Israeli Cabinet Approves Arafat Burial in Ramallah

By Julie Stahl | July 7, 2008 | 8:15 PM EDT

Jerusalem ( - As Palestinian Authority Chairman Yasser remained in a "deep coma" in a Paris hospital Wednesday, Palestinian and Israeli officials were planning for his burial, possibly later this week.

The Israeli cabinet on Wednesday approved the West Bank city of Ramallah as a burial place for the veteran Palestinian leader.

"Following the request of the Palestinian Authority, and taking into account the recommendation of the security is our intention to allow the funeral [of Arafat] and burial in Ramallah (at the Mukata)," a statement from Israeli Prime Minister's media advisor said.

Arafat had wanted to be buried in Jerusalem, but Israel strongly ruled out the idea from the beginning. Israel was pushing for a Gaza Strip burial, where Arafat's father and sister are buried.

Israel considers united city of Jerusalem as its eternal, indivisible capital. The Palestinians want the eastern section of the city, including the historic Old City, to become the capital of a future Palestinian state.

Arafat, 75, for decades embodied the Palestine Liberation Organization's dream of destroying Israel and raising a Palestinian state in its place. He will be buried at his Mukata office compound, where he was holed up for some three years.

Former Arafat advisor and current Israeli Knesset member Ahmed Tibi said Arafat would one day be buried in Jerusalem, regardless of Israel's refusal.

"In the end," Tibi said in a radio interview, "if he is not buried today or tomorrow in East Jerusalem, a day will come when there is a sovereign Palestinian government, a Palestinian state with its capital in East Jerusalem, and Yasser Arafat will be buried in the mosque of Al Aksa."

Israel made it clear that responsibility for maintaining security in Ramallah rested solely with the Palestinian security services.

"Israel is interested in having the burial ceremony and funeral arrangements take place in an orderly fashion, in order to avoid confrontations or unnecessary escalation," the statement said.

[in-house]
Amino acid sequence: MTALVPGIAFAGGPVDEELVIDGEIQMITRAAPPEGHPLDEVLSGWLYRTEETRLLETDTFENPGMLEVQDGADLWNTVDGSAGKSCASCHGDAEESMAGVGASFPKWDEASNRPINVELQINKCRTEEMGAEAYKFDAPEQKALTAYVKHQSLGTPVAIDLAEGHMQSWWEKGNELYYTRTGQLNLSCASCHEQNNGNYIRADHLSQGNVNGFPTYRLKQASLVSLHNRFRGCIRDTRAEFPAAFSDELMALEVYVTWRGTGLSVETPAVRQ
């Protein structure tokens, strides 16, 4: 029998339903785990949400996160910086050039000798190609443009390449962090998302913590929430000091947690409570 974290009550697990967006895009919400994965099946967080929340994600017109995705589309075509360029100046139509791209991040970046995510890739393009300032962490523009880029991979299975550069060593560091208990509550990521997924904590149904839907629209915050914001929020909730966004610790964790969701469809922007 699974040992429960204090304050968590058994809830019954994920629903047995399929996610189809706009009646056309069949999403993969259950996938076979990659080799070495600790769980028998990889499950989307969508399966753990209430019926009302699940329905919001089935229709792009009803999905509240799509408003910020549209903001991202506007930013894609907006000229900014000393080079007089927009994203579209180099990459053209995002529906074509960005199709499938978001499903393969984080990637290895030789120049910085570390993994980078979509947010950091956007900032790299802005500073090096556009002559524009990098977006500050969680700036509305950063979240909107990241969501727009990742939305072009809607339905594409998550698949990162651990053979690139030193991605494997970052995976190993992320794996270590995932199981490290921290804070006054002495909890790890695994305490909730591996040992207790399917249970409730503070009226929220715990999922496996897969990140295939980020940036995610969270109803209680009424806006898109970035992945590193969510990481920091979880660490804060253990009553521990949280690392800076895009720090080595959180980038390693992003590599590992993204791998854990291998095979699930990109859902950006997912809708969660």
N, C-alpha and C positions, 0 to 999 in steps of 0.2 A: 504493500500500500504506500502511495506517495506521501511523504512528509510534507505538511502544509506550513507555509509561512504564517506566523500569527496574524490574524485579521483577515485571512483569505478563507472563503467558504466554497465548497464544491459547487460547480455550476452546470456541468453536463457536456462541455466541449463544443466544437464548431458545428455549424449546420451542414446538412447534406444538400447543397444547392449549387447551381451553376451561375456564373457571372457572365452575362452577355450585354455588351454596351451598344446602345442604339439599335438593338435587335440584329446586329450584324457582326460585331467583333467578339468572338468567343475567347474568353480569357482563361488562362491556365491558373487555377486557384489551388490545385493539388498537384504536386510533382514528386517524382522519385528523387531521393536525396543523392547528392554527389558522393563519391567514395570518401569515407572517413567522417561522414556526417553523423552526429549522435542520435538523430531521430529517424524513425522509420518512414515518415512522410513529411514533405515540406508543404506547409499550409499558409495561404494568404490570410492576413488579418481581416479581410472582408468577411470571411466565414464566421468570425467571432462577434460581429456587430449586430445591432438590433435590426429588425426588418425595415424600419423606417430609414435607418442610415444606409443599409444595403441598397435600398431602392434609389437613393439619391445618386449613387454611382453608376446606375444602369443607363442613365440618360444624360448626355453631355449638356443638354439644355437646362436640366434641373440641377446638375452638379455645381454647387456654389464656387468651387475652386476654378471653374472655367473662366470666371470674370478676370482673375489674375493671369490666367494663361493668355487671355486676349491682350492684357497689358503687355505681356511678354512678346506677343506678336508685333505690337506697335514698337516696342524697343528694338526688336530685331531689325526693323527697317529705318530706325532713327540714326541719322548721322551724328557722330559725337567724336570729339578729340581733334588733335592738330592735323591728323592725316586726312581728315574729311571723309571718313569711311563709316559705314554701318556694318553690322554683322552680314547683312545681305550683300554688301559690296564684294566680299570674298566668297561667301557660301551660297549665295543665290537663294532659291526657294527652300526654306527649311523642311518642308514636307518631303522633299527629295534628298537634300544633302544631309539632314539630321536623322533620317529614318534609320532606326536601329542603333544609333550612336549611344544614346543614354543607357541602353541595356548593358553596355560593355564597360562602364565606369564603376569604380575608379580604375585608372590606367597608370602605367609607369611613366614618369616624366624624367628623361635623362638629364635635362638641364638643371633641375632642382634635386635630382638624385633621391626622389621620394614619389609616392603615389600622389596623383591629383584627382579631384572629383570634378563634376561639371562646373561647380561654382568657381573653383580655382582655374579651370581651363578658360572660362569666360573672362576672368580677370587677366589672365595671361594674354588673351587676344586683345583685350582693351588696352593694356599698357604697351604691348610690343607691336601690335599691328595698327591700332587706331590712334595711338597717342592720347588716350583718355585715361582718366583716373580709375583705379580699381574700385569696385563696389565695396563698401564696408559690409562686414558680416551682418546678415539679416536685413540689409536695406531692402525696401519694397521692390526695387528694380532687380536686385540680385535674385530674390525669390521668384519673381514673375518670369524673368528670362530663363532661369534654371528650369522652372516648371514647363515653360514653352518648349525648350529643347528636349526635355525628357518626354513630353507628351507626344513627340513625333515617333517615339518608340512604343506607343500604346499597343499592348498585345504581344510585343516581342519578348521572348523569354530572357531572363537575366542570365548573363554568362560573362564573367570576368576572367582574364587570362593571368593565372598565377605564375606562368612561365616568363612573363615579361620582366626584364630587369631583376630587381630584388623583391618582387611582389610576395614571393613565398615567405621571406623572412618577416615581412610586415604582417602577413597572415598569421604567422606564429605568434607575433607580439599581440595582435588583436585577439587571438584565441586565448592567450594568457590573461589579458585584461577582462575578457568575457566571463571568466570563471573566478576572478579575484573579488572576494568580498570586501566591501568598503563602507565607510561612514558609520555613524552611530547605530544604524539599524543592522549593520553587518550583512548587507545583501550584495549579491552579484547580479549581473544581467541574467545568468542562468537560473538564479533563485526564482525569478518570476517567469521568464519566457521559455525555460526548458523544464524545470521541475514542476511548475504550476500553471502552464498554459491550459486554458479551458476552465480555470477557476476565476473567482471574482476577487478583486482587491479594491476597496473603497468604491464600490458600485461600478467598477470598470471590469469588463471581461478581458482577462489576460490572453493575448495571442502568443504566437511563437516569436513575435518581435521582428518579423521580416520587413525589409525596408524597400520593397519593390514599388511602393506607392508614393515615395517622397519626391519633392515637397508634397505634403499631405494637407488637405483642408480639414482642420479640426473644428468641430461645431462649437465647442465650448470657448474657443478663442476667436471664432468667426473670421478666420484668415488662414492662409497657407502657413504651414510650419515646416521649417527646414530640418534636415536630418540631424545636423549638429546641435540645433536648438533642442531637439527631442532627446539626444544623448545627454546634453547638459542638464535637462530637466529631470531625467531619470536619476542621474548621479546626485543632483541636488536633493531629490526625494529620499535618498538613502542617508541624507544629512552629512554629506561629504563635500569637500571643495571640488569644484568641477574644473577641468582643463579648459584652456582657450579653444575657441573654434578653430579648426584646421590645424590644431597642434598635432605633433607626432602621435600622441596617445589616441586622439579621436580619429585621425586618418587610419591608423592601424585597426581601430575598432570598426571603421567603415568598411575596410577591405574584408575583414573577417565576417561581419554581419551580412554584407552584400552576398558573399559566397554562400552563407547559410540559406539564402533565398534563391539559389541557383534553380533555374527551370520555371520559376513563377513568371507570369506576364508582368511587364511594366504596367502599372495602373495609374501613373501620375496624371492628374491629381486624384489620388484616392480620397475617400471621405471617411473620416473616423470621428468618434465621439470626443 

"The responsibility for maintaining security and public order in Ramallah during the funeral and after it falls on the Palestinians.

"Israel will not be involved in maintaining security in Ramallah during the funeral, assuming it takes place in Ramallah. This message was passed on to the Palestinians and Arab and international bodies," it said.

Analysts here said that Israel was concerned that if the funeral were held in Ramallah, masses of Palestinian mourners might march on Jerusalem, which is only a few miles away.

According to Sharon's office, the cabinet recommended approval of the security recommendations, including special deployment in the Jerusalem area. But no further details were available.

The U.S. was involved in the discussions on where Arafat would be buried, an Embassy spokesman in Tel Aviv said but he would not say what role the U.S. had played.

The spokesman said that the U.S. would likely send a representative to Arafat's funeral but ruled out the possibility that President Bush might attend. Bush refused to meet Arafat unless the Palestinian leader took steps to stop terrorism, which he never did.

Egyptian President Hosni Mubarak reportedly will host Arafat's funeral service for Arab and foreign dignitaries in Cairo, where Arafat was born, before his body is then interred in Ramallah.

The funeral would be followed by a 40-day mourning period.

PLO and Fatah leaders were meeting in Ramallah on Wednesday after four officials returned from a trip to Paris, where they met with Arafat's doctors and one of them saw their ailing leader.

On Wednesday, Palestinian envoy Leila Shahid said a top Palestinian Islamic cleric and old friend of the Palestinian leader Taisser Bayoud Tamimi was at Arafat's bedside to be with him in "the final phase of his life."

Send a Letter to the Editor about this article.